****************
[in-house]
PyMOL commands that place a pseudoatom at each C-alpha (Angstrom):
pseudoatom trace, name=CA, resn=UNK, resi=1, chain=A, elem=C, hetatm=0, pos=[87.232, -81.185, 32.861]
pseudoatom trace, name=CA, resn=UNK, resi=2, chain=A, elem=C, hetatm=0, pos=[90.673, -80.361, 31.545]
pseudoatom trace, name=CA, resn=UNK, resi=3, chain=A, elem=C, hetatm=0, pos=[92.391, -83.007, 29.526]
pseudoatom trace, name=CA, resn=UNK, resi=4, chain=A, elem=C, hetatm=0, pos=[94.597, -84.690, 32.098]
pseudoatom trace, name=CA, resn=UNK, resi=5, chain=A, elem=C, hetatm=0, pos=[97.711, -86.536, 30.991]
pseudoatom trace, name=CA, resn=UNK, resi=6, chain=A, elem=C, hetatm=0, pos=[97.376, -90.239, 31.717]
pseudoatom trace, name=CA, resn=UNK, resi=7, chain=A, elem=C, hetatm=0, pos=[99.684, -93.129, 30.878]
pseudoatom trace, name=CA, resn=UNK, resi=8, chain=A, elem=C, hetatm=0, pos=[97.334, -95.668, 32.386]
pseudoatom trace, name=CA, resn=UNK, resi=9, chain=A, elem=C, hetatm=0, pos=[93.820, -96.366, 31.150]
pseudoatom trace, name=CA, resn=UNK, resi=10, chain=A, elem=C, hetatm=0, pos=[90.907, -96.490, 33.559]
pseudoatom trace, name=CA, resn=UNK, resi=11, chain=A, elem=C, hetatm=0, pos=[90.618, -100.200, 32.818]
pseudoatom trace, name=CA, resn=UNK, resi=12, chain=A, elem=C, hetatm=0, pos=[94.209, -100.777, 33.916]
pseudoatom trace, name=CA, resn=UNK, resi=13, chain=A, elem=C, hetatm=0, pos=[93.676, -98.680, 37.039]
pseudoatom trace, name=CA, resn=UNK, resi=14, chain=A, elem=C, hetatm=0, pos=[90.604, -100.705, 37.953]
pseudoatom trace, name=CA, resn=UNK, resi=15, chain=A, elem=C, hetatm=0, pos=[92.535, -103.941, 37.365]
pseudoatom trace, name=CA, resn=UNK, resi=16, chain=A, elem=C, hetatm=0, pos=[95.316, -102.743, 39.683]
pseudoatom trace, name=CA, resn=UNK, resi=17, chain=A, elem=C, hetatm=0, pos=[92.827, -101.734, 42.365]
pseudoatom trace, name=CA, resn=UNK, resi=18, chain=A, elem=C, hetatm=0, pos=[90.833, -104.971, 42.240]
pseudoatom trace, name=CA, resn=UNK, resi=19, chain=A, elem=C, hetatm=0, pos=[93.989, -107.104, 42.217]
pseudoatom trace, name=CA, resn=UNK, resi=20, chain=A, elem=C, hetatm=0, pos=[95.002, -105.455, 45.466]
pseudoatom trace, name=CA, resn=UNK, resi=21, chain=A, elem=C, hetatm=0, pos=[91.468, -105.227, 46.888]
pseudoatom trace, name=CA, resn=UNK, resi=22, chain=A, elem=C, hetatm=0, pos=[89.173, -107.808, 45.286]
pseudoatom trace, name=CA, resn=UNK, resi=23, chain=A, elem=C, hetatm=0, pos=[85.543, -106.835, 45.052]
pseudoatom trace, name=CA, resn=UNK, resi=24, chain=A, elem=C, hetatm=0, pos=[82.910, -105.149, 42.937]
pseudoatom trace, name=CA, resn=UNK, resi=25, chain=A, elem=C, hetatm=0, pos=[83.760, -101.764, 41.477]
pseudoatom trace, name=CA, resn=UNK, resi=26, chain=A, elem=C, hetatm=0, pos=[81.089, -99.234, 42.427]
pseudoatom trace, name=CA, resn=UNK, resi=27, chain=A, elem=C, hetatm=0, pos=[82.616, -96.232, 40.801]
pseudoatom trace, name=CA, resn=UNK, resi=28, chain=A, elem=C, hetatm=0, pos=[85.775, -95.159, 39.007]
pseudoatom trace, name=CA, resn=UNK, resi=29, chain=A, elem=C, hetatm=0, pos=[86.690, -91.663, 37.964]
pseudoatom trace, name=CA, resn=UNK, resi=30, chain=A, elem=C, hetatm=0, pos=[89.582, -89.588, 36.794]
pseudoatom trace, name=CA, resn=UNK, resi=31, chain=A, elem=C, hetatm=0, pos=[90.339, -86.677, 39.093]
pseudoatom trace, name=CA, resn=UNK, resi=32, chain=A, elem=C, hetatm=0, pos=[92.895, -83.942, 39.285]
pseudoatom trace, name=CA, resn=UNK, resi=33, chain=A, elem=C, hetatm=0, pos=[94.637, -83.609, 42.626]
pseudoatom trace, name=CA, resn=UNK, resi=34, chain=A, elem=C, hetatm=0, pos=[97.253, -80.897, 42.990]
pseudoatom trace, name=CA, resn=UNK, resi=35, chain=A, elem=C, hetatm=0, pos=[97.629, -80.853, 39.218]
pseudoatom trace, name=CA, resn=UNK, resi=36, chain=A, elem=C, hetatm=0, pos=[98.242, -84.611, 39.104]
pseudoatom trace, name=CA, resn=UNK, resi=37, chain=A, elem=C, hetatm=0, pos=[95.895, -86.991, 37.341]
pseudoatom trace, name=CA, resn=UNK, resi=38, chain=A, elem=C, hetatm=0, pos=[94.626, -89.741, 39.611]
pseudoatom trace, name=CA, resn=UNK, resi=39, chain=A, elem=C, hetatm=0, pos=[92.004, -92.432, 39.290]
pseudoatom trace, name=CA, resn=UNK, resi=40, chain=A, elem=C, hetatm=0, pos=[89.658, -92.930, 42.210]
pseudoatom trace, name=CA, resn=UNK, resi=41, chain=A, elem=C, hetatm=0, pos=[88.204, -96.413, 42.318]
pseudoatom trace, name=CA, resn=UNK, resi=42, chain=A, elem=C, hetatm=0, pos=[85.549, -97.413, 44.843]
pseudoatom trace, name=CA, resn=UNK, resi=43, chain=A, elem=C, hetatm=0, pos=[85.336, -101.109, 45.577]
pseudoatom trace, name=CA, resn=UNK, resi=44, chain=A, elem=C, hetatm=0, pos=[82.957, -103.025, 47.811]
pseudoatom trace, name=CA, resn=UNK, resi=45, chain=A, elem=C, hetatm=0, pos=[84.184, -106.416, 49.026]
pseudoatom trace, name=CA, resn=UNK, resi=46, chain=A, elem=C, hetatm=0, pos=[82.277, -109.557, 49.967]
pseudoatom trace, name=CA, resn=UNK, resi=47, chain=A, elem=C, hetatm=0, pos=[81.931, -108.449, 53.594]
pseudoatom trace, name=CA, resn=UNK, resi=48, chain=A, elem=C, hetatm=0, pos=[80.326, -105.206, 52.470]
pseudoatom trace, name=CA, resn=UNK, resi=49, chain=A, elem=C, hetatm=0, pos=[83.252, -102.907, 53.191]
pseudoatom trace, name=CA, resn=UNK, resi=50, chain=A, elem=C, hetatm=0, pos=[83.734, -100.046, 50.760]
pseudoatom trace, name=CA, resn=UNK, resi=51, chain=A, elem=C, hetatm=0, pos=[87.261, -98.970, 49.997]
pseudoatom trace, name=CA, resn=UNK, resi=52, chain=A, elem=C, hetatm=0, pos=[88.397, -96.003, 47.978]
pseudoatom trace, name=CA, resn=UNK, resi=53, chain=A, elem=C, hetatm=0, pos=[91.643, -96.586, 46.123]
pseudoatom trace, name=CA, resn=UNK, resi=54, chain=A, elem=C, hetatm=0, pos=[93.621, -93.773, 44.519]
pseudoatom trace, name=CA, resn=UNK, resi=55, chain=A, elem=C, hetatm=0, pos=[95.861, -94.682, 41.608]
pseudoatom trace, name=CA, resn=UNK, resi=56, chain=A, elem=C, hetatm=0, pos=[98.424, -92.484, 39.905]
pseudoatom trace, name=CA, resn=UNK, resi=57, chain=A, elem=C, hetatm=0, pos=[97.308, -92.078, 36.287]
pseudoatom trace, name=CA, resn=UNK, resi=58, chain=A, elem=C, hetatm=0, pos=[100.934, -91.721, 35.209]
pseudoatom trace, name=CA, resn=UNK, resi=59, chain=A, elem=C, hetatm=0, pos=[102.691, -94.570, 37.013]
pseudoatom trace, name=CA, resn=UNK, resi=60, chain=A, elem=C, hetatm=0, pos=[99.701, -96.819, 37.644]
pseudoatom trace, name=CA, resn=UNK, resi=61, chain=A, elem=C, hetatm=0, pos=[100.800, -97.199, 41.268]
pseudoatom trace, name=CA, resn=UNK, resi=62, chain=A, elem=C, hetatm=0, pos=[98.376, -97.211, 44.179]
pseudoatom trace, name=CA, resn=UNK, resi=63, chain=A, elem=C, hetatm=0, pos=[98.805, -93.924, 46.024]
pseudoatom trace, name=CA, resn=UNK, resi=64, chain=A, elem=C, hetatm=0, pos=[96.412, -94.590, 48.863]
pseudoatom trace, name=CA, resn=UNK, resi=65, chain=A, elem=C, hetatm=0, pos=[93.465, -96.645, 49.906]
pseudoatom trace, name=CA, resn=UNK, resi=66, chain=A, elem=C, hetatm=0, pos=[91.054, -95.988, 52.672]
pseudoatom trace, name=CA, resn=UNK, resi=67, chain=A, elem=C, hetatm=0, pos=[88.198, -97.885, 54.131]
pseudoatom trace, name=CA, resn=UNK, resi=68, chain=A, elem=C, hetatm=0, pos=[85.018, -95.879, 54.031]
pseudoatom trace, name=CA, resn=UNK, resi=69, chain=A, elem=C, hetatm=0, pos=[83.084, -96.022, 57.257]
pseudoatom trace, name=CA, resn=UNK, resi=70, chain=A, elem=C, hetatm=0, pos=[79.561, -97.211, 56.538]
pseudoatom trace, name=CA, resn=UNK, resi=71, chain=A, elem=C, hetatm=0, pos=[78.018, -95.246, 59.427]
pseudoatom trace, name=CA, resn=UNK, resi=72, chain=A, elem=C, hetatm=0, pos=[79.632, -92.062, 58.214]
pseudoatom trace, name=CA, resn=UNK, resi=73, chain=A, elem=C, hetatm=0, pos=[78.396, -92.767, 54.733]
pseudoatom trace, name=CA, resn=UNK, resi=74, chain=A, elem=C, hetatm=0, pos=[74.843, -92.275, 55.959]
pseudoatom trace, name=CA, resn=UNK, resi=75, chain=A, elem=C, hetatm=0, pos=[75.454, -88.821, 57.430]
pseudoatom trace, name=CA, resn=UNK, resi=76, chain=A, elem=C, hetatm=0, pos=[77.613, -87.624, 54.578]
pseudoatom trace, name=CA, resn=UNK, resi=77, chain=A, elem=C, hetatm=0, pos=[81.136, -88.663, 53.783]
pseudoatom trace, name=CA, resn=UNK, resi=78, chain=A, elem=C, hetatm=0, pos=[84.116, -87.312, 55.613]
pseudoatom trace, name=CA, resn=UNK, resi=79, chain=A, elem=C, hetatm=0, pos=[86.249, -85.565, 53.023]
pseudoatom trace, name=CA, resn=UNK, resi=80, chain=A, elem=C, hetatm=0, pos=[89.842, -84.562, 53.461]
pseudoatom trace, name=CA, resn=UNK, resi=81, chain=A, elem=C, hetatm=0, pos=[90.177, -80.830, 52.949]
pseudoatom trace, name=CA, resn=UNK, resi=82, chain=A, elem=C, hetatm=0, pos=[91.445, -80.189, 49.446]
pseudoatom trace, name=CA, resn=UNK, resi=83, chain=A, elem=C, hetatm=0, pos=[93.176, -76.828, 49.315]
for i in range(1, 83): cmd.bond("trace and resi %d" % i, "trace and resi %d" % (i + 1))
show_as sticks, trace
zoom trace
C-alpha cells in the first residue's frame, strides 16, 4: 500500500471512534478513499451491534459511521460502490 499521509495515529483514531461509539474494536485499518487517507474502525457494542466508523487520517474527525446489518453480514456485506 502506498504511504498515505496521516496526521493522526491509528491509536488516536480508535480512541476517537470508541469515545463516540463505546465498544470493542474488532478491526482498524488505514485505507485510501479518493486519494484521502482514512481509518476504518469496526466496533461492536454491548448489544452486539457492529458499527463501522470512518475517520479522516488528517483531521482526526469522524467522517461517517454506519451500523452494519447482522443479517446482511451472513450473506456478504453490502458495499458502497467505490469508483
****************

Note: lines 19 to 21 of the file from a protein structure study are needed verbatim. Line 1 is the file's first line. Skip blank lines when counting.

pseudoatom trace, name=CA, resn=UNK, resi=17, chain=A, elem=C, hetatm=0, pos=[92.827, -101.734, 42.365]
pseudoatom trace, name=CA, resn=UNK, resi=18, chain=A, elem=C, hetatm=0, pos=[90.833, -104.971, 42.240]
pseudoatom trace, name=CA, resn=UNK, resi=19, chain=A, elem=C, hetatm=0, pos=[93.989, -107.104, 42.217]